How to Deal with the Stress and Anxiety of Going Back to School
Summer break and summer vacations were exciting, and now it is time to get ready for the new school year. Many parents are asking what can they do as the stress, anxiety, and depression from last school year has carried over for many children. The main stressors we are hearing about is anxiety around COVID-19 and kids’ academic performance. With the infection rates increasing, kids may be anxious about returning to the classroom. Hillside has some recommendations on how to deal with these stressors of going back to school.
So, what can be done about these stressors? Depending on the age of the child, be open and honest. Let kids know that what they are feeling is normal. Talk to your children about the realities of COVID-19, and share your own concerns about the new variants that are spreading. Educate them on ways to prevent COVID-19, so they are not living in fear. It is normal if a child feels anxiety around going back to school. Talk to your child to identify the root causes of their anxiety and discuss ways to help eliminate those stressors. Maybe they want to wear an extra filter in their mask or have a bottle of hand sanitizer in their backpack. Last year, most kids were online for most of the school year and many felt overwhelming feelings of doubt and uncertainty. While some did ok academically, many were struggling and are feeling unprepared for this new school year. Helping a child cope ahead for this school year’s stressors can help eliminate the uncertainty and fear they may be feeling. Hillside recommends developing a set of coping skills, similar to those taught in Dialectical Behavioral Therapy.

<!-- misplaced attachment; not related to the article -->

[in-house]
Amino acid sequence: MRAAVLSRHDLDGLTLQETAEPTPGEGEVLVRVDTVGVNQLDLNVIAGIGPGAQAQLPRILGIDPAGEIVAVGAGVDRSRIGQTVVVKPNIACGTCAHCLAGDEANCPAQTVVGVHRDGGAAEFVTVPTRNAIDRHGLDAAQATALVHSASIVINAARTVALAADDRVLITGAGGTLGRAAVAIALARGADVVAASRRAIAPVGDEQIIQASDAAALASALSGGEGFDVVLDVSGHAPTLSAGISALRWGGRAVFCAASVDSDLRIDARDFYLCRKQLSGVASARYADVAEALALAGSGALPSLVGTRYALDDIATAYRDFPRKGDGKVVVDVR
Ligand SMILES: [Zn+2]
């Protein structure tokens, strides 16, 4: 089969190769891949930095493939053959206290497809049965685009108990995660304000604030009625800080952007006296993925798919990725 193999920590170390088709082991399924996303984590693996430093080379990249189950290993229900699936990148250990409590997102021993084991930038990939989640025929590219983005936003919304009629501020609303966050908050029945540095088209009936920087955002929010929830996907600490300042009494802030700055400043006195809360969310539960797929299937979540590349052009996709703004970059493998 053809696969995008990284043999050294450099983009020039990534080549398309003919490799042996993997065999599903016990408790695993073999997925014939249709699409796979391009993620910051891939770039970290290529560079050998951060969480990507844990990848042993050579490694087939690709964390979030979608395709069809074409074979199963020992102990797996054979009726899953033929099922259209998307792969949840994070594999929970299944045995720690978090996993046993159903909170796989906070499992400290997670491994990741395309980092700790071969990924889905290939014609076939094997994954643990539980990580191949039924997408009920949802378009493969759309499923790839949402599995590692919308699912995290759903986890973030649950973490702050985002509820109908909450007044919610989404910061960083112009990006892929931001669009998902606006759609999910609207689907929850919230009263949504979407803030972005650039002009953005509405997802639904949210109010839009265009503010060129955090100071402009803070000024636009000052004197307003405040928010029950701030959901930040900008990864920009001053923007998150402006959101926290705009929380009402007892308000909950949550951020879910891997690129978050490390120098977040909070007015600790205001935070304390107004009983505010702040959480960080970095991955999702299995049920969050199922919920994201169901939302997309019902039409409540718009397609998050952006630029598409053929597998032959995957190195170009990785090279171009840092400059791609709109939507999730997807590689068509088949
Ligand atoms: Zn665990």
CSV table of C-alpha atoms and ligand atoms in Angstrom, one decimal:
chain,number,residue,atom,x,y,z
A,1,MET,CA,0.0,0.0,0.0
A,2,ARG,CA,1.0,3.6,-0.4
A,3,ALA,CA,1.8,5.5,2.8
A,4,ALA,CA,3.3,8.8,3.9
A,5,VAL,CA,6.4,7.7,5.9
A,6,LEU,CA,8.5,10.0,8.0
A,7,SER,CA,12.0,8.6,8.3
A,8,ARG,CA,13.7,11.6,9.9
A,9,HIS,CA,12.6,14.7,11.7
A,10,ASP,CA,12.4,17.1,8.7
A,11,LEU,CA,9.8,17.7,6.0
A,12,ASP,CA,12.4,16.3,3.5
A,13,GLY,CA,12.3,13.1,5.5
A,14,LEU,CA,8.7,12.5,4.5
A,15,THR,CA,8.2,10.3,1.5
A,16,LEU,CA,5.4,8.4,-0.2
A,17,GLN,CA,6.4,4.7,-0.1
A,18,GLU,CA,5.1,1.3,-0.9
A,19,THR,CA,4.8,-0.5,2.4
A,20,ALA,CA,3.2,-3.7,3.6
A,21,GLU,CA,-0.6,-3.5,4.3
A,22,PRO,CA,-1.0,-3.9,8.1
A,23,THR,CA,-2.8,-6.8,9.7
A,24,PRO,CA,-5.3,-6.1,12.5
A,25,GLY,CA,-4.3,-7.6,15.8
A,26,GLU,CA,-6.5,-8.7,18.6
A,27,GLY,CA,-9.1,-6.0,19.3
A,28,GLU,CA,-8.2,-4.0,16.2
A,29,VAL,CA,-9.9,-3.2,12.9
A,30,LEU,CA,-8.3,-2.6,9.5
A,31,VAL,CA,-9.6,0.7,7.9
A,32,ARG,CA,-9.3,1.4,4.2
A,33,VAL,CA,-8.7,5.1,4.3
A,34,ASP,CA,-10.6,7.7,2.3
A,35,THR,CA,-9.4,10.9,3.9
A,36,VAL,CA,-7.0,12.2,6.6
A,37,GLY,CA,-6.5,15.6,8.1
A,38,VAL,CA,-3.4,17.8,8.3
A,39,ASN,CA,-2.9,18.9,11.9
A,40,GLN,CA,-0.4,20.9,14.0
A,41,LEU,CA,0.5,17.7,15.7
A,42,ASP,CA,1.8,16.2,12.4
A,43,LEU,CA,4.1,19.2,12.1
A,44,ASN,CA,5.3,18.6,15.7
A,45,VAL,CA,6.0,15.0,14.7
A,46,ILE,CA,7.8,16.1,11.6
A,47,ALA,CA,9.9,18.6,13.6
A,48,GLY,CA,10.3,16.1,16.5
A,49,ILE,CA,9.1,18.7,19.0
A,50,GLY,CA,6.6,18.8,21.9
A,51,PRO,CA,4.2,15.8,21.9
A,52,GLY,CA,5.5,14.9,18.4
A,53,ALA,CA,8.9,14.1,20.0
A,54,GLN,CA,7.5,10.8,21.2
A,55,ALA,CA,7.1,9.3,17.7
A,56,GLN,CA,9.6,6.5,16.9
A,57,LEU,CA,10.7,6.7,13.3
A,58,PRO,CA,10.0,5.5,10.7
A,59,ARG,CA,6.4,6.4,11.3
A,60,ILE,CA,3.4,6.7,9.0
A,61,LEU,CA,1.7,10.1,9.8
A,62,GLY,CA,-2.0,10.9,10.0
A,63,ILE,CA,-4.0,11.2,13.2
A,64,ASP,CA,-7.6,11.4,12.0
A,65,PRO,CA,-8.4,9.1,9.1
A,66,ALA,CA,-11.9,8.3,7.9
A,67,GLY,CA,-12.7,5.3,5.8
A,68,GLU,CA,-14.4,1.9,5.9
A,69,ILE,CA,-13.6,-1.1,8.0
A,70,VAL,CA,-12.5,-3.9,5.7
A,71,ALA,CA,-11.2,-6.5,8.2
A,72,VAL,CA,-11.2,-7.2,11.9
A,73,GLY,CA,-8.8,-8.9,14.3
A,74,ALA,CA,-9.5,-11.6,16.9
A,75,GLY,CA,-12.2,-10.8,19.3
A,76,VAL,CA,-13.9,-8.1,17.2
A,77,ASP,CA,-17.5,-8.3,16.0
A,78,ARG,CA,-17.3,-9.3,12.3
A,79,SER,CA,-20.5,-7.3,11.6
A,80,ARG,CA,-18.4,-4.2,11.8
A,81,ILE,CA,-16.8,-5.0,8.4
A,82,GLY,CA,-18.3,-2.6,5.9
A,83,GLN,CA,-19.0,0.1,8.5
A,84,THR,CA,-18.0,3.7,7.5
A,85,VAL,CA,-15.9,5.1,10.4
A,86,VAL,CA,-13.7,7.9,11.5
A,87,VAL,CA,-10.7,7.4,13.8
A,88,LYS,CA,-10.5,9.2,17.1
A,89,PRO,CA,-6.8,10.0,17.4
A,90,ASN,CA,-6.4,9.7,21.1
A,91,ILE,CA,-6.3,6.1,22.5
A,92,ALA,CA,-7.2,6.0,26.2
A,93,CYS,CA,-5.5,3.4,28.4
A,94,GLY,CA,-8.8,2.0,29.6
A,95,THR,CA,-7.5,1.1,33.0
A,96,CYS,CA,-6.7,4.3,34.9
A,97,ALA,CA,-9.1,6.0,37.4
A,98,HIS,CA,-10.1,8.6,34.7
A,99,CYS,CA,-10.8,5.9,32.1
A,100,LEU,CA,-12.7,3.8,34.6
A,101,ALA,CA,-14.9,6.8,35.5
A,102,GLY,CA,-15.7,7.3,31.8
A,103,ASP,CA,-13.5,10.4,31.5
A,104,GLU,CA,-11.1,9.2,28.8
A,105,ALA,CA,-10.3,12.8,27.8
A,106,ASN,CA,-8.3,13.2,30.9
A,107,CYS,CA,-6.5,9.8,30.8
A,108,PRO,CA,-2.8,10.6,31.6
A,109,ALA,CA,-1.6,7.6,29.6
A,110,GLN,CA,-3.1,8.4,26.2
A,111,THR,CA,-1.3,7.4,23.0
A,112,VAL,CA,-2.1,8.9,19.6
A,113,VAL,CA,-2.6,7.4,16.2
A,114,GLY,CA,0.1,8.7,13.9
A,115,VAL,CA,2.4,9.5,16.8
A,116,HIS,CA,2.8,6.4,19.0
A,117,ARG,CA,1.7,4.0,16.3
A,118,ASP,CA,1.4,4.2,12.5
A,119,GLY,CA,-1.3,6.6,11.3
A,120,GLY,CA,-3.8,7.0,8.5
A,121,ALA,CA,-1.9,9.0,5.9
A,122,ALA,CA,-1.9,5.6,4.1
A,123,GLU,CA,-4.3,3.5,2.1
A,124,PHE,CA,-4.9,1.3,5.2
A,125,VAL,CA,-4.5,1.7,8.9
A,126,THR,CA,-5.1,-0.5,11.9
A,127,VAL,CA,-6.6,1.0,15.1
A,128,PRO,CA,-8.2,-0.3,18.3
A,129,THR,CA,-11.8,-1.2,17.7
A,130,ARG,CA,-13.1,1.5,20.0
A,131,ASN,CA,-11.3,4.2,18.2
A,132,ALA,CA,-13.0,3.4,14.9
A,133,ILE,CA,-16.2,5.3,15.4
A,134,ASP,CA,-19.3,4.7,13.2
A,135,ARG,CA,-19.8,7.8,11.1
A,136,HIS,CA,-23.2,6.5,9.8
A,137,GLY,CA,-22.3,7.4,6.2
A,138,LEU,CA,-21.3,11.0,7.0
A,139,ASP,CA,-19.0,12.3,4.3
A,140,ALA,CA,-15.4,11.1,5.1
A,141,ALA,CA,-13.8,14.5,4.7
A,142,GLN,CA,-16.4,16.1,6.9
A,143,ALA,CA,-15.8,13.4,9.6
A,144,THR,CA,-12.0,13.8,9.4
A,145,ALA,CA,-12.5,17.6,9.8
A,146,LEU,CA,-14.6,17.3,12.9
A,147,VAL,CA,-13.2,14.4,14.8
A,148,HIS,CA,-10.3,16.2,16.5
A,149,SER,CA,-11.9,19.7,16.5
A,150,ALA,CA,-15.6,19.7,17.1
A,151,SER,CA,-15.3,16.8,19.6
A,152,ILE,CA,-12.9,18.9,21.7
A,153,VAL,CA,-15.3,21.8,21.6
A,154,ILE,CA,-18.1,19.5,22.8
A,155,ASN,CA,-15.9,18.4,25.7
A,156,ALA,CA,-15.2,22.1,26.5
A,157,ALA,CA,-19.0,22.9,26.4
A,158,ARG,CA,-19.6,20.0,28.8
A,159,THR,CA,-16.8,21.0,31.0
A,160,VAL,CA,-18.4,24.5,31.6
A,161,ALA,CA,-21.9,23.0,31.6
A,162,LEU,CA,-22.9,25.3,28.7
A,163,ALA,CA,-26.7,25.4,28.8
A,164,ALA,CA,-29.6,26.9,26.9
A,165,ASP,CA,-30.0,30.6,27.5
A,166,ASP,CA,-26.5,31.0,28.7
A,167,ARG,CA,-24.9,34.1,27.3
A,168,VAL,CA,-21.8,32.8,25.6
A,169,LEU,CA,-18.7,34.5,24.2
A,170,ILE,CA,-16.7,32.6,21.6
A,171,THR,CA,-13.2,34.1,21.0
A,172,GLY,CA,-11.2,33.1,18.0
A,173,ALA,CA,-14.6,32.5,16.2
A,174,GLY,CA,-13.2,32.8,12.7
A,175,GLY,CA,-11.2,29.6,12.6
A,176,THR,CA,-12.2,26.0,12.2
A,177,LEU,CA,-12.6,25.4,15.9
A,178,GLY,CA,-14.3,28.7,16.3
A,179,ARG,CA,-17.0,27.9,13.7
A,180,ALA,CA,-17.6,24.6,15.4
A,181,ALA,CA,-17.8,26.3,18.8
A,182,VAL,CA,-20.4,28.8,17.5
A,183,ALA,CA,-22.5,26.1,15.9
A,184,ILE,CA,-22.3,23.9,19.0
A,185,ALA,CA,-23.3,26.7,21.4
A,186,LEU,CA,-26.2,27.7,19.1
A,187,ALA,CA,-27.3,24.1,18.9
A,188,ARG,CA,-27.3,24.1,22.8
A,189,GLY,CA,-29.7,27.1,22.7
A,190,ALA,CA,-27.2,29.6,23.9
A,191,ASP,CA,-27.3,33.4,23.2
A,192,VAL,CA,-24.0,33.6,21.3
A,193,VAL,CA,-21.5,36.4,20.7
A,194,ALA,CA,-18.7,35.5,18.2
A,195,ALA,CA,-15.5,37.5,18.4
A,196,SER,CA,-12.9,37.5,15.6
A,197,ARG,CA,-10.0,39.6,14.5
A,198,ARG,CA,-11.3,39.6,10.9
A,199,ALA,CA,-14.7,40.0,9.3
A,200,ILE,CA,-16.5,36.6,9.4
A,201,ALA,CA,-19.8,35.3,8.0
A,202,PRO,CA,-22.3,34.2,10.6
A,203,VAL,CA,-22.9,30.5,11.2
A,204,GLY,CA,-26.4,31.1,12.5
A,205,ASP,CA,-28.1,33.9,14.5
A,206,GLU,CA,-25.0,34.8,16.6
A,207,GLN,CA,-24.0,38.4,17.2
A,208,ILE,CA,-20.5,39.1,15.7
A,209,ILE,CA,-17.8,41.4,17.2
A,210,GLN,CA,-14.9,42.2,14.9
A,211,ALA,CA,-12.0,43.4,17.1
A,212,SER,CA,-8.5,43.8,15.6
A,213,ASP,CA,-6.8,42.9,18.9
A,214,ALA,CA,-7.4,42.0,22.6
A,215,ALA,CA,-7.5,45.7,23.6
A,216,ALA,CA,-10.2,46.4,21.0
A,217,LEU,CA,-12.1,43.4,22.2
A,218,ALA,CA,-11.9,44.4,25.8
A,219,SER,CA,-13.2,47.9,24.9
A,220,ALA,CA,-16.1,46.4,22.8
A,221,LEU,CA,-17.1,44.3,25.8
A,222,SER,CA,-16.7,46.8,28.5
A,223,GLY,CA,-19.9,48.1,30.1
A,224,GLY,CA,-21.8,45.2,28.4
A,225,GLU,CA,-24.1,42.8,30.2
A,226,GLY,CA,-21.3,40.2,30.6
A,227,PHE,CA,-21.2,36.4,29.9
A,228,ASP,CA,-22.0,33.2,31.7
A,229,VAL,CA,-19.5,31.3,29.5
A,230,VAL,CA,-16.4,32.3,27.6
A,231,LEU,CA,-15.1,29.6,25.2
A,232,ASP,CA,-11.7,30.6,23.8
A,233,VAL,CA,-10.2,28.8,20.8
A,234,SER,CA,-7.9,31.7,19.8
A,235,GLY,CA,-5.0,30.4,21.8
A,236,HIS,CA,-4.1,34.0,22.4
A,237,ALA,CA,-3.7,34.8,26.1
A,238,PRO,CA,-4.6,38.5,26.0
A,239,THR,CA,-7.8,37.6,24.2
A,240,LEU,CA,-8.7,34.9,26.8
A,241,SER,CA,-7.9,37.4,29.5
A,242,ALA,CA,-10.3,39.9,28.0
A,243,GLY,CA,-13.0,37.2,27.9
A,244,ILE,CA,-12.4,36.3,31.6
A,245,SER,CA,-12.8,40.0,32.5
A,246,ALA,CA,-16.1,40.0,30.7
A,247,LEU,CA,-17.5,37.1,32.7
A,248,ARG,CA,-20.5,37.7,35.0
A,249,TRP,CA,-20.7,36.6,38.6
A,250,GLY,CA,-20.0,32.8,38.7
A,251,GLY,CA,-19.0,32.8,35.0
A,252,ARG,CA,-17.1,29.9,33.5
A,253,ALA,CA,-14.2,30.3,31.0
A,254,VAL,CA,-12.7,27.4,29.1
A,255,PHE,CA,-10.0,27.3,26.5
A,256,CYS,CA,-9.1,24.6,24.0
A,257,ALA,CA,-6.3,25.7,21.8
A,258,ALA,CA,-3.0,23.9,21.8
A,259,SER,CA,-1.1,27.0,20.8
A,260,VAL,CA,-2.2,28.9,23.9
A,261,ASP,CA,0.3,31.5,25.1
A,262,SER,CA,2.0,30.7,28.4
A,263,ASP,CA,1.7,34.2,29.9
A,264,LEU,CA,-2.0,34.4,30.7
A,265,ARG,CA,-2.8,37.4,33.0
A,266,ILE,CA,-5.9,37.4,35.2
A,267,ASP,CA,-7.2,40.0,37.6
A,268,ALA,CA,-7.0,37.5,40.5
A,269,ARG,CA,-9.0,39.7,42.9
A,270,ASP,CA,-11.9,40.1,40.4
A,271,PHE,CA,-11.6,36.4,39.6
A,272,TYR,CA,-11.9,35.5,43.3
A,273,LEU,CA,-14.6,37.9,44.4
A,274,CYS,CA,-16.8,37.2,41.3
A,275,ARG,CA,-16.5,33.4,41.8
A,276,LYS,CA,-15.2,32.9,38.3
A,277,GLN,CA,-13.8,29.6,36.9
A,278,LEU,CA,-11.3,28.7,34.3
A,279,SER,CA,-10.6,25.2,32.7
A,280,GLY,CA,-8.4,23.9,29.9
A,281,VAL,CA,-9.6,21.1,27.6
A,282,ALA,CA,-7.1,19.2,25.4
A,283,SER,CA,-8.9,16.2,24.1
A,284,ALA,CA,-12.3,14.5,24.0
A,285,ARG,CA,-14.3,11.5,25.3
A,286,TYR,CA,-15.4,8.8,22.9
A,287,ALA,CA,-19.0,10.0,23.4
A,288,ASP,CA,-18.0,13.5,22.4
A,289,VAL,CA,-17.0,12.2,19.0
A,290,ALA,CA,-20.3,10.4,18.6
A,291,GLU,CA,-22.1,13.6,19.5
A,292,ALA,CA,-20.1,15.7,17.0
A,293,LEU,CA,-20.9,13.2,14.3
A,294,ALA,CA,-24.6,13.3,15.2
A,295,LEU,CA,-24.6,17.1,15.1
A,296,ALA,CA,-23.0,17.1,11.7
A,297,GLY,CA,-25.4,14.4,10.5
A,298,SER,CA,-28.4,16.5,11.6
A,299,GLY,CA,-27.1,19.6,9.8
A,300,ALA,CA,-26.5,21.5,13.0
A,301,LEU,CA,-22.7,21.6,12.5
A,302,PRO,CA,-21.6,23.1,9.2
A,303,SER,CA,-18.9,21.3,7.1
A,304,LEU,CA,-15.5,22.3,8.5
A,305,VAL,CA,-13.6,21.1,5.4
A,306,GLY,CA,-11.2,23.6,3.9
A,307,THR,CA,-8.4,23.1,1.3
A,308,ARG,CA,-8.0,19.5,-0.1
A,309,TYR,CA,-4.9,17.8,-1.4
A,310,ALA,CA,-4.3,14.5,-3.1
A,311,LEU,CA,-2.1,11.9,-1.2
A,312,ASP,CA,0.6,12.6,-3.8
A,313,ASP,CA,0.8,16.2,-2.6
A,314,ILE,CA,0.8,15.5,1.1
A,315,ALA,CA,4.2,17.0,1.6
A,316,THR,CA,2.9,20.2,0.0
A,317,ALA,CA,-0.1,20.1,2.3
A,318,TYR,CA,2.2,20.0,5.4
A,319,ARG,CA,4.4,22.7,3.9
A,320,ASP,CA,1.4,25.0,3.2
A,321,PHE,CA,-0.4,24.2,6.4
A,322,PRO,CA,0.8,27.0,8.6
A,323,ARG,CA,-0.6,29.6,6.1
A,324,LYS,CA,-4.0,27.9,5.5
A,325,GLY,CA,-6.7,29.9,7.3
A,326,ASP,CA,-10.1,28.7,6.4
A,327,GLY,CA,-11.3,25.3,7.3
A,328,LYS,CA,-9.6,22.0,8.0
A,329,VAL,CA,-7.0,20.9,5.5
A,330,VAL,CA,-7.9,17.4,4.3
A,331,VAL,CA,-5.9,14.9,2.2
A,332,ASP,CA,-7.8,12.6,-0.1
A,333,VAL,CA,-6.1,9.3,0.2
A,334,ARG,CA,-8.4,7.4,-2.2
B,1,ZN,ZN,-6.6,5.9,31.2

Hillside utilizes DBT (Dialectical Behavioral Therapy) as its main treatment modality for clients. One DBT skill is the crisis intervention strategy we call (T.I.P.P.). This stands for Temperature Change, Intense Exercise, Paced Breathing, and Progressive Muscle Relaxation. These skills are helpful when an individual needs to regulate their emotions. Temperature change can be done at home by taking a cold or hot shower after a stressful day at school. Intense exercise, like a fast-paced walk or a quick sprint, can be an immediate way to calm a child and return them to their emotional baseline. Slow, paced breathing is helpful before, during, and after tests or exams and can be done right at their desk. Progressive muscle relaxation is best practiced with stretches like those done in yoga; there are many child-friendly yoga classes available online. A relaxation kit is also recommended and could be put in your child’s backpack to be used throughout the school day. These kits are essentially emotional regulation toolkits to help distract from any overwhelming feelings. It could include candy with an intense flavor (like fireballs), an ice pack for the face or hands (Temperature Change), or an image/picture of your child’s favorite place/person.
It is a stressful time for us all. Developing healthy coping skills like those taught in DBT can help your child avoid an emotional crisis due to the stressors of going back to school. If you want more information about DBT or getting help, follow us on social media @HillsideATL or sign up for our newsletter for more tips about managing mental health at Hside.org